Over ten weeks, Mathematics/Economics majors Khuong (Lucas) Do and Jason Law joined forces with Analytical Political Economy Masters student Feixiao Chen to analyze the spati-temporal distribution of birth addresses in North Carolina. The goal of the project was to understand how/whether the distributions of different demographic categories (white/black, married/unmarried, etc.) differed, and how these differences connected to a variety of socioeconomic indicators.

Over ten weeks, Public Policy major Amy Jiang and Mathematics and Computer Science major Kelly Zhang joined forces with Economics Masters student Amirhossein Khoshro to investigate academic hiring patterns across American universities, as well as analyzing the educational background of faculty. They worked closely with Academic Analytics, a provider of data and solutions for universities in the U.S. and the U.K.

Graduate Student: Jacob Coleman, 3rd year Ph.D. student in Statistical Science

Faculty Instructor: Colin Rundel

Class: STA 112, Data Science

Anne Driscoll (Economics, Statistical Science), and Austin Ferguson (Math, Physics) spent ten weeks examining metrics for inter-departmental cooperativity and productivity, and developing a collaboration network of Duke faculty. This project was sponsored by the Duke Clinical and Translational Science Award, with the larger goal of promoting collaborative success in the School of Medicine and School of Nursing.

Computer Science majors Erin Taylor and Ian Frankenburg, along with Math major Eric Peshkin, spent ten weeks understanding how geometry and topology, in tandem with statistics and machine-learning, can aid in quantifying anomalous behavior in cyber-networks. The team was sponsored by Geometric Data Anaytics, Inc., and used real anonymized Netflow data provided by Duke's Information Technology Security Office.

Students in the Performance and Technology Class create a series of performances that explore the interface between society and our machines. With the theme of the cloud to guide them, they have created increasingly complex art using digital media, microcontrollers, and motion tracking. Their work will be on display at the Duke Choreolab 2016.

A virtual reality system to recreate the archaeological experience using data and 3D models from the neolithic site of Çatalhöyük, in Anatolia, Turkey. 

This project transforms an inaccessible audio archive of historic North Carolina folk music colllected by Frank Clyde Brown in the 1920s-40s into a vital, publicly accessible digital archive and museum exhibition. 

Molly Rosenstein, an Earth and Ocean Sciences major and Tess Harper, an Environmental Science and Spanish major spent ten weeks developing interactive data applications for use in Environmental Science 101, taught by Rebecca Vidra.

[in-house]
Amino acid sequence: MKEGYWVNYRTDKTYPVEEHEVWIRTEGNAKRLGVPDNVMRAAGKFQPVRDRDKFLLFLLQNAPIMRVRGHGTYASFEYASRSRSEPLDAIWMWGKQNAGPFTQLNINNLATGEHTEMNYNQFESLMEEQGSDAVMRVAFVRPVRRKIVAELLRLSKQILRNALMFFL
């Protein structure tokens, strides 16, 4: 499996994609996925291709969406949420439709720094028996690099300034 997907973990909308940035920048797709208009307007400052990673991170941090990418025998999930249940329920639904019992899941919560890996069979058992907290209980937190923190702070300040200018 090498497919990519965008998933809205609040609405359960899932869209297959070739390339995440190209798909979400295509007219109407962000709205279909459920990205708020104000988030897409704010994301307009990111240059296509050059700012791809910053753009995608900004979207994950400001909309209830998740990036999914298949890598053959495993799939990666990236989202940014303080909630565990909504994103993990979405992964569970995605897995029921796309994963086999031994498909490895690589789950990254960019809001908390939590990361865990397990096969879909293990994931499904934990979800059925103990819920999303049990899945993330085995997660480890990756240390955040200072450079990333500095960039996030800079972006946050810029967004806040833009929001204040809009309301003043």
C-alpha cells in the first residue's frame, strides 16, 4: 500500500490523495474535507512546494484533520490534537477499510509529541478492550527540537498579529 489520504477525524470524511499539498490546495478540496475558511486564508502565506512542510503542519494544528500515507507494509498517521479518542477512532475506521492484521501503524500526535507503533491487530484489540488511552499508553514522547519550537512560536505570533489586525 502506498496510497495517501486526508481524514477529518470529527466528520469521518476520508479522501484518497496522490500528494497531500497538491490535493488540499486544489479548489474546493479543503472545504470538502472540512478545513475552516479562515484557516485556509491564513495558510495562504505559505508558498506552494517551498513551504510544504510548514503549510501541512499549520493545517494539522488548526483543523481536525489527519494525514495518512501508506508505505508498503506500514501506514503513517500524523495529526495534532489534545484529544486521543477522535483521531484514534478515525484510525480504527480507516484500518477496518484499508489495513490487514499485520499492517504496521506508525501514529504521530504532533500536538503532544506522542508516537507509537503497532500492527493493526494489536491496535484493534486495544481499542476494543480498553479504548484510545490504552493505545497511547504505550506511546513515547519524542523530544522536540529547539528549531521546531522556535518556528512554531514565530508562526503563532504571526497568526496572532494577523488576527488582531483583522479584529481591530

Nonnegative matrix factorization (NMF) has an established reputation as a useful data analysis technique in numerous applications. However, its usage in practical situations is undergoing challenges in recent years.The fundamental factor to this is the increasingly growing size of the datasets available and needed in the information sciences. To address this, in this work we propose to use structured random compression, that is, random projections that exploit the data structure, for two NMF variants: classical and separable. In separable NMF (SNMF) the left factors are a subset of the columns of the input matrix. We present suitable formulations for each problem, dealing with different representative algorithms within each one.

Ethan LevineAnnie Tang, and Brandon Ho spent ten weeks investigating whether personality traits can be used to predict how people make risky decisions. They used a large dataset collected by the lab of Prof. Scott Huettel, and were mentored by graduate students Emma Wu Dowd and Jonathan Winkle.

Spenser Easterbrook, a Philosophy and Math double major, joined Biology majors Aharon Walker and Nicholas Branson in a ten-week exploration of the connections between journal publications from the humanities and the sciences. They were guided by Rick Gawne and Jameson Clarke, graduate students from Philosophy and Biology.

The goal of this project is take a large amount of data from the Massive Open Online Courses offered by Duke professors, and produce from it a coherent and compelling data analysis challenge that might then be used for a Duke or nation-wide data analysis competition.

Kelsey SumnerEvAnth and Global Health major and Christopher Hong, CompSci/ECE major, spent ten weeks analyzing high-dimensional microRNA data taken from patients with viral and/or bacterial conditions. They worked closely with the medical faculty and practitioners who generated the data.